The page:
In the brave new world envisioned by pundits, we will all be micro-entrepreneurs with personal brands — each of us controlling our own destiny, selling our services into digitally enabled markets. Traditional employers and wage slavery will be extinct.
Unfortunately, the companies of this new economy aren’t philanthropic do-gooders. They are profit-maximizing corporations, with incentives (and increasingly, the market power) to pay their personnel (AKA independent contractors, euphemistically called micro-entrepreneurs) as little as possible. This could lead to a future with a small affluent elite, and the rest of us reduced to techno-serfism.
Economists (see, David Autor and David Dorn (2013); Maarten Goos, Alan Manning, and Anna Salomons (2014)) have noted a long-term hollowing out and polarization of our labor markets due to offshoring and automation.
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The result is: rapidly increasing demand and productivity for high-skilled “knowledge” workers (e.g., software developers); some increased demand for certain types of low-skilled service workers with jobs difficult to automate or offshore (e.g., home health care workers, waitressing); and collapsing demand for middle-skilled workers with jobs easily automated or offshored (e.g., assembly line workers in manufacturing). All of which helps explain the increasing levels of income inequality we have been experiencing in the U.S. (see, Wojciech Kopczuk, Emmanuel Saez and Jae Song (2010)).
Further, the companies of the Digital Economy (e.g., Airbnb, Amazon, Apple, Google, Facebook, Uber) tend to be oligopolies (which gives them huge negotiating power with smaller businesses, workers and micro-entrepreneurs) due to:
- Network effects — Consider Uber, as one example. Uber drivers are micro-entrepreneurs, not employees. Drivers want to sell their services into whichever market has the most people looking to purchase a ride. Riders want to use the market with the most drivers looking to sell their services. This tendency for both parties to flock to the most liquid market, typically results in oligopolies or monopolies.
- High fixed costs — Continuing with the Uber example, its business model has very high fixed costs — substantial upfront investment is needed to create the markets, develop the software, and accumulate a critical mass of buyers and sellers. Estimates are that Uber is spending billions to create this infrastructure, and the very size of its investment dissuades competitors.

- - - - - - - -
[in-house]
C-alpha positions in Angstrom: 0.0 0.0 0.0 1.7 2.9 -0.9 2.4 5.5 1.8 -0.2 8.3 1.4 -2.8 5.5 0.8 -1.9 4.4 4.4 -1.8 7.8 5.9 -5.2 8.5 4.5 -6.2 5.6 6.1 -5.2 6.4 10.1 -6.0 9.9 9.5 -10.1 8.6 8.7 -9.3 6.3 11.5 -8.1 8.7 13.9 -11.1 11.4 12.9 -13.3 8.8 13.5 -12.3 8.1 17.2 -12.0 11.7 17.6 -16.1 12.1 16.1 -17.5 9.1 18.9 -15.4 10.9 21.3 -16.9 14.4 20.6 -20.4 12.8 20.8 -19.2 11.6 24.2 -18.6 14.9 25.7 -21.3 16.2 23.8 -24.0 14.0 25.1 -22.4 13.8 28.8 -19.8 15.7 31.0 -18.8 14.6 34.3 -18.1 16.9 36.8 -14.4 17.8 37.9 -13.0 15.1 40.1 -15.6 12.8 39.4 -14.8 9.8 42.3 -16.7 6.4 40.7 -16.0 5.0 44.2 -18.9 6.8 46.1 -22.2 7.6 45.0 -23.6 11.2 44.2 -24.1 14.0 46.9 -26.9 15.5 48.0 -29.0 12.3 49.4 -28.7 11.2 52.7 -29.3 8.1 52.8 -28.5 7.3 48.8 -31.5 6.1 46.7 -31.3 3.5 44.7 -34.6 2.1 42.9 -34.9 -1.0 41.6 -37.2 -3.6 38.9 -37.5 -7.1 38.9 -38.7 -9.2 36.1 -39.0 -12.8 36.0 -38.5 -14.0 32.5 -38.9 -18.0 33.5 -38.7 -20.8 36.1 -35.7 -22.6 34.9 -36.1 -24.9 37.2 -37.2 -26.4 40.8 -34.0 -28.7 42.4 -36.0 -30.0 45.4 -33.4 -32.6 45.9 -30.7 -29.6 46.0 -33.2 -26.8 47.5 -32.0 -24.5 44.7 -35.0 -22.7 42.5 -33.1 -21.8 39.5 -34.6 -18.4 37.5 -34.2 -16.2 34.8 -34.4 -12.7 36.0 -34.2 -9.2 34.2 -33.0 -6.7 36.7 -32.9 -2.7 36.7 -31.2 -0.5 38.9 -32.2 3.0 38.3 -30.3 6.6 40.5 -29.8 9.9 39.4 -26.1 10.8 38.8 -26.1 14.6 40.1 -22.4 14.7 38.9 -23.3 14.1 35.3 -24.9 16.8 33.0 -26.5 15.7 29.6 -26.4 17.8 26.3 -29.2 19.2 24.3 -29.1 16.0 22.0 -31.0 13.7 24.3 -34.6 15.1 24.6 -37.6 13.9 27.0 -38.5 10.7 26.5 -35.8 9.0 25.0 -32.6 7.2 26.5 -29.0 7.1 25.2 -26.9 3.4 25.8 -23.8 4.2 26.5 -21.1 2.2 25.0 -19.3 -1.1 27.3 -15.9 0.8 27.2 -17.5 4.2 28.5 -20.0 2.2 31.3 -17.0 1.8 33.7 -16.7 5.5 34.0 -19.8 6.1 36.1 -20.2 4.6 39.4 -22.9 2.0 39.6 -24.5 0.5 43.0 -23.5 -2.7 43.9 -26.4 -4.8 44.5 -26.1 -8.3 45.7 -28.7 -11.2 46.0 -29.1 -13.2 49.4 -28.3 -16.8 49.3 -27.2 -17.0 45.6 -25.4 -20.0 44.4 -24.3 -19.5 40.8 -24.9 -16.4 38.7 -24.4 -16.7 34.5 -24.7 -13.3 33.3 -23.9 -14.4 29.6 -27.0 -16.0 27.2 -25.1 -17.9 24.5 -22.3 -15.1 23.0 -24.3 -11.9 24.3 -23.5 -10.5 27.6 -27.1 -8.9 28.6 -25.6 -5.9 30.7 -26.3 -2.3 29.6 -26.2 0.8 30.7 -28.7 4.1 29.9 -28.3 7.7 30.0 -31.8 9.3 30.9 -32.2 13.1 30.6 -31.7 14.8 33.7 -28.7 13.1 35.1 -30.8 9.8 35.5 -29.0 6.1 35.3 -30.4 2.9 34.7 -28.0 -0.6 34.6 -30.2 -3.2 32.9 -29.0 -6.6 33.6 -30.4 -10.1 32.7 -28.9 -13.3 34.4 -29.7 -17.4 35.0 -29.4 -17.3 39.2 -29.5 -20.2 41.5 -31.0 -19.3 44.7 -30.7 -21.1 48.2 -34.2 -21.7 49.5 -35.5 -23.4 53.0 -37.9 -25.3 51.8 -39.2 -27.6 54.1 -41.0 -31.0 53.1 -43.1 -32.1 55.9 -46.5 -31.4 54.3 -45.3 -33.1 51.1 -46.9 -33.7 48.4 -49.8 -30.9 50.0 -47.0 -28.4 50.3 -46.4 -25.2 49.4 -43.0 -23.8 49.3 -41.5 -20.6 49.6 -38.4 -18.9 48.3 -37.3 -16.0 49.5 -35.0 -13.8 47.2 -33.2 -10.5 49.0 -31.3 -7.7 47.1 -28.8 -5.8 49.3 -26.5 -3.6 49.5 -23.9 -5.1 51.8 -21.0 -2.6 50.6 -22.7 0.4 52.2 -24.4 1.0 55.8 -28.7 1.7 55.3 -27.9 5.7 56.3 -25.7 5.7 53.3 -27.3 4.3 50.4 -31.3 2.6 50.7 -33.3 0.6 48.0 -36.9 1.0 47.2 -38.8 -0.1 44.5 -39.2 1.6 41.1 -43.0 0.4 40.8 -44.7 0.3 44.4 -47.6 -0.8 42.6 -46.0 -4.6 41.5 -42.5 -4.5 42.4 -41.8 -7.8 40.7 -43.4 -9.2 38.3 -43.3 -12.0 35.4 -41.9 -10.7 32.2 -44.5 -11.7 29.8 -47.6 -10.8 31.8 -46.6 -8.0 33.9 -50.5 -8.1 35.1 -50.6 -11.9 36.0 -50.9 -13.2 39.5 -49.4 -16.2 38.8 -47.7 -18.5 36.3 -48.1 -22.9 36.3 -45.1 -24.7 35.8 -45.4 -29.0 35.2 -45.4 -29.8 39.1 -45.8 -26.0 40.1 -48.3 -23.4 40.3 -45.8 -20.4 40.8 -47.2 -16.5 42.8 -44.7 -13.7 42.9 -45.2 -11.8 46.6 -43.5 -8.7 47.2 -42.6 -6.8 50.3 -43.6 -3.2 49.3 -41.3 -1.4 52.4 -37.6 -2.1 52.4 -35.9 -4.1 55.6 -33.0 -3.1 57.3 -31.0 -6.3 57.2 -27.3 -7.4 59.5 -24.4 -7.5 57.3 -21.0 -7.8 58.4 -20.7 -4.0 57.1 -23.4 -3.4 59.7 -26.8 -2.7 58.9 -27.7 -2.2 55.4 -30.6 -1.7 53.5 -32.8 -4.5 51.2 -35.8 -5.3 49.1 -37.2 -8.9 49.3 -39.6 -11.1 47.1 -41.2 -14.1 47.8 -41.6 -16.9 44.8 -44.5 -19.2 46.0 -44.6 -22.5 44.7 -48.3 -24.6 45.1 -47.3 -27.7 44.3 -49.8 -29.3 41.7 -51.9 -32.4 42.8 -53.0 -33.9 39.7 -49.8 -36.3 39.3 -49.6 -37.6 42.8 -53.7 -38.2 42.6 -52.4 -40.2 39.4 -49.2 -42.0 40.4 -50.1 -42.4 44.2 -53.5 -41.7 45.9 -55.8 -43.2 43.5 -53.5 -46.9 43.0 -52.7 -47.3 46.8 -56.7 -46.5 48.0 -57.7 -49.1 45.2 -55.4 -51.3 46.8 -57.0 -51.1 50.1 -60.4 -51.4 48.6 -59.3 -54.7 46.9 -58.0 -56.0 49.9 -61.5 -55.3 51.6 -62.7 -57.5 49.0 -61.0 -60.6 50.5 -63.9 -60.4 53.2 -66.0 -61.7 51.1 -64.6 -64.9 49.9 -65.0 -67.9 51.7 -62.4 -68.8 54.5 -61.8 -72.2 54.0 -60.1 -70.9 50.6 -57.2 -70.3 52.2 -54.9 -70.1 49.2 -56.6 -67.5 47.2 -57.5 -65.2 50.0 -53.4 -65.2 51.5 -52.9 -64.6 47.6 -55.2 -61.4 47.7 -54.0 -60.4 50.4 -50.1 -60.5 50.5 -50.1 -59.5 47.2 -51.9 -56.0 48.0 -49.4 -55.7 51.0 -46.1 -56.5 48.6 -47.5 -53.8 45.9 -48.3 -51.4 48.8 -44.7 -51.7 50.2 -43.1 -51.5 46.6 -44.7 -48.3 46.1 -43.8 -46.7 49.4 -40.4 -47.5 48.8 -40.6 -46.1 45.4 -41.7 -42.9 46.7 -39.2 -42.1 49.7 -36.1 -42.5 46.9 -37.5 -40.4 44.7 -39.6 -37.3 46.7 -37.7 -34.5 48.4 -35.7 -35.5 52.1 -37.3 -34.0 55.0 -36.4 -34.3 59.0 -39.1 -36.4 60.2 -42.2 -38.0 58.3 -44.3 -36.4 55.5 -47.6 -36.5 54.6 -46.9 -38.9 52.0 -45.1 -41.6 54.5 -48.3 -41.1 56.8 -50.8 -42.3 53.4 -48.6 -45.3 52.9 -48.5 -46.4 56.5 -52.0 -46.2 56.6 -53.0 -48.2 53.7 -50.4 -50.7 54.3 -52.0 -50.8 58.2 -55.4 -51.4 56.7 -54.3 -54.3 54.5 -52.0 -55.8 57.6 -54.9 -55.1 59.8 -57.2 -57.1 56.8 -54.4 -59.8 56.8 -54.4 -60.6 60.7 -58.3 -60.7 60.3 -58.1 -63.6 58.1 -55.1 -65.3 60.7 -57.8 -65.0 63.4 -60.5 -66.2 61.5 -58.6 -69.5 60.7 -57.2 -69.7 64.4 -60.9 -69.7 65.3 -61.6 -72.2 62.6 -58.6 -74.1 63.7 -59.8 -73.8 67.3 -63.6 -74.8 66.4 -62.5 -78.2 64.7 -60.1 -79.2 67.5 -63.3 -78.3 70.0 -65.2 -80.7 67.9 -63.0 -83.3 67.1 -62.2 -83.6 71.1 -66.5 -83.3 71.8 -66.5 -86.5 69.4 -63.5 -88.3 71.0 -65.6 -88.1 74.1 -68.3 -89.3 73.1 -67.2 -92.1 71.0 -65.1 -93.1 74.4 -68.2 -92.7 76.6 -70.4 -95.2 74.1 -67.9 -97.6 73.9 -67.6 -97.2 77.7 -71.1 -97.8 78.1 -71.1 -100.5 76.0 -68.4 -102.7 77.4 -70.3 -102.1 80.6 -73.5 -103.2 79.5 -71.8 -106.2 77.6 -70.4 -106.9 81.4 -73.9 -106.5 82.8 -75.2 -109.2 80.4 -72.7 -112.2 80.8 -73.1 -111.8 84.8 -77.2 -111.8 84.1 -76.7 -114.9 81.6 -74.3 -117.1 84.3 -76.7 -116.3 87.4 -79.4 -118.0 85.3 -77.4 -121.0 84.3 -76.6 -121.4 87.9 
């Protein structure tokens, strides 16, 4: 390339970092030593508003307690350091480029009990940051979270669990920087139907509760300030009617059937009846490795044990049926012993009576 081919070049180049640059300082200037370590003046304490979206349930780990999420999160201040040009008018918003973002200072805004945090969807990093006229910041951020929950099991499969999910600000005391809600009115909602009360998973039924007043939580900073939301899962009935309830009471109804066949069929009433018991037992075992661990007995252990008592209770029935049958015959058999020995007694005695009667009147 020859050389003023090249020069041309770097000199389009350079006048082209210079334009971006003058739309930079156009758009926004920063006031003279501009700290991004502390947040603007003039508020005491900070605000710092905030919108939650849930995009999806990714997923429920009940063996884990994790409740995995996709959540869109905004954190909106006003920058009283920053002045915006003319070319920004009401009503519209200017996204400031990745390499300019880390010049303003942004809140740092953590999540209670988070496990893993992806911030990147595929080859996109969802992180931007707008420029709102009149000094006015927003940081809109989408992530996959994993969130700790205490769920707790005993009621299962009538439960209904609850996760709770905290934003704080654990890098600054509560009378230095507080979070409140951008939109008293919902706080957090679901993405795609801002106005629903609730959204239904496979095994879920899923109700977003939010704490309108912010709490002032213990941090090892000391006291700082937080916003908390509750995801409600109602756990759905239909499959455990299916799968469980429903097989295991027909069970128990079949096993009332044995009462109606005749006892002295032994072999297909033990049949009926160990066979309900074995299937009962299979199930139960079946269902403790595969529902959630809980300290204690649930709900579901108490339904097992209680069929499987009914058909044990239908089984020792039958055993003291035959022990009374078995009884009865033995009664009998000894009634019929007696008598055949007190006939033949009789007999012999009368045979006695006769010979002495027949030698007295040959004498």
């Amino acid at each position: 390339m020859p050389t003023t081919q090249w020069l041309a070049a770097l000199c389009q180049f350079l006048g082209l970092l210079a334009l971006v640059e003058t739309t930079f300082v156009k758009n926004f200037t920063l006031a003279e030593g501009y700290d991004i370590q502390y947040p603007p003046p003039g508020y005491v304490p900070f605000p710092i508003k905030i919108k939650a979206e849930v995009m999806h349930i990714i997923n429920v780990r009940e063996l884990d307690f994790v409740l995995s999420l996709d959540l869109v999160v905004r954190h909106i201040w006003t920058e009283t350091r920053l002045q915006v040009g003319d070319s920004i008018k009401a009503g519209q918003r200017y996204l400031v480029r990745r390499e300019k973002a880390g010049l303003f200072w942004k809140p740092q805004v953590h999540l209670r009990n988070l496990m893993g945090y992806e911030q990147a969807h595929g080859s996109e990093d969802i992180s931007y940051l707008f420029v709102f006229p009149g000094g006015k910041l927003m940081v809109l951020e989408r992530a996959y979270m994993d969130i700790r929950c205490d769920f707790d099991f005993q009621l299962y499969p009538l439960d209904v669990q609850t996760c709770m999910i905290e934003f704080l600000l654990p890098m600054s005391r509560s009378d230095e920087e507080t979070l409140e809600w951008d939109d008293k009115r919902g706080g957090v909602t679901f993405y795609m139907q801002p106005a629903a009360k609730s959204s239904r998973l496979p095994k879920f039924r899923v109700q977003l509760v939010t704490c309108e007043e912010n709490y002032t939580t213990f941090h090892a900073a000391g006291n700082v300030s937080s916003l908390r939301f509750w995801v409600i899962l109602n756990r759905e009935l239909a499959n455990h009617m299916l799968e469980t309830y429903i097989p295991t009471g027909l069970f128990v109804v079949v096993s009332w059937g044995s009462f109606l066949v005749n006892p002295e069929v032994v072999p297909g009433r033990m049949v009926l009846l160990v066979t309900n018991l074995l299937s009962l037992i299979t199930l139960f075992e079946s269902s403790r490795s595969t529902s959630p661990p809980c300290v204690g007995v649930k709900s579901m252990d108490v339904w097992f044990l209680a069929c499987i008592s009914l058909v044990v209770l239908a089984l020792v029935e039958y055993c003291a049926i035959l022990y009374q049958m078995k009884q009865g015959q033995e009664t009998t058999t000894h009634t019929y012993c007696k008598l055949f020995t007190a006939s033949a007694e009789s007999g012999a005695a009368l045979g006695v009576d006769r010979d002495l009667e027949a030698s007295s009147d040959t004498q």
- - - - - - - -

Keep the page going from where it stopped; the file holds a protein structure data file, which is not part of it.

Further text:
- Low marginal costs — Once a Digital Economy company is up and running, the marginal cost of a transaction is small. The transaction cost incurred by Uber when a passenger takes a ride (exclusive of the driver’s fee) is essentially zero. Uber now operates in over 200 markets, so a competitor challenging Uber in one market risks a price war Uber will almost certainly win — because it can make extra profits in markets where it faces less competition. Further, many Uber users utilize its service in multiple markets. Even if a new competitor enters just one market, a user might not switch because of the convenience of dealing with one company nationally.
- Information asymmetry — Companies like Uber, Amazon and Airbnb accumulate information about both their suppliers and users, which they can use to craft optimal pricing strategies (or, to dig up “dirt” on opponents and/or manipulate our emotions). The Amazon Prime service is a good example of a pricing strategy (high volume customers prepay to receive a bundle of services) that locks in customers and dissuades future competitors.
In their pursuit of profit, Digital Economy oligopolies have every incentive to use their increasing power to commodify everyone they buy from — and, this process will potentially impact more and more of the economy.
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For example, Amazon (which now controls about half the U.S. book market) negotiates aggressively with publishers and has used its market power to punish non-cooperative companies (e.g., Hachette books were difficult to buy on Amazon during their dispute). Amazon has also been criticized for its treatment of its warehouse workers (most of whom aren’t Amazon employees, but temps hired via agencies). If Amazon manages to drive all publishers out of business and deals directly with independent writers and editors, Amazon will have the incentive and market power to also turn writers and editors into low paid commodity content providers.
On the consumer side, in a world where Uber is a quasi-monopoly in car service transport (or Amazon has driven most of America’s publishers and booksellers out of business), these companies will also have considerable pricing power when dealing with their customers.
So, we have a plausible future where profits, information and political power (the leading companies of the Digital Economy already invest heavily in politics) increasingly accrue to a small group of technology-driven oligopolies. And the rest of us are reduced to commoditized micro-entrepreneurship (i.e., techno-serf) roles, paid the minimum the Amazons of the world calculate as necessary (given our lack of alternative employers) — but paying the maximum these oligopolistic powerhouses can charge.
A version of this post was originally published at www.medium.com
Steven Strauss is the John L. Weinberg/Goldman Sachs & Co. Visiting Professor at Princeton University’s Woodrow Wilson School and an Adjunct Lecturer in Public Policy at the Harvard Kennedy School.
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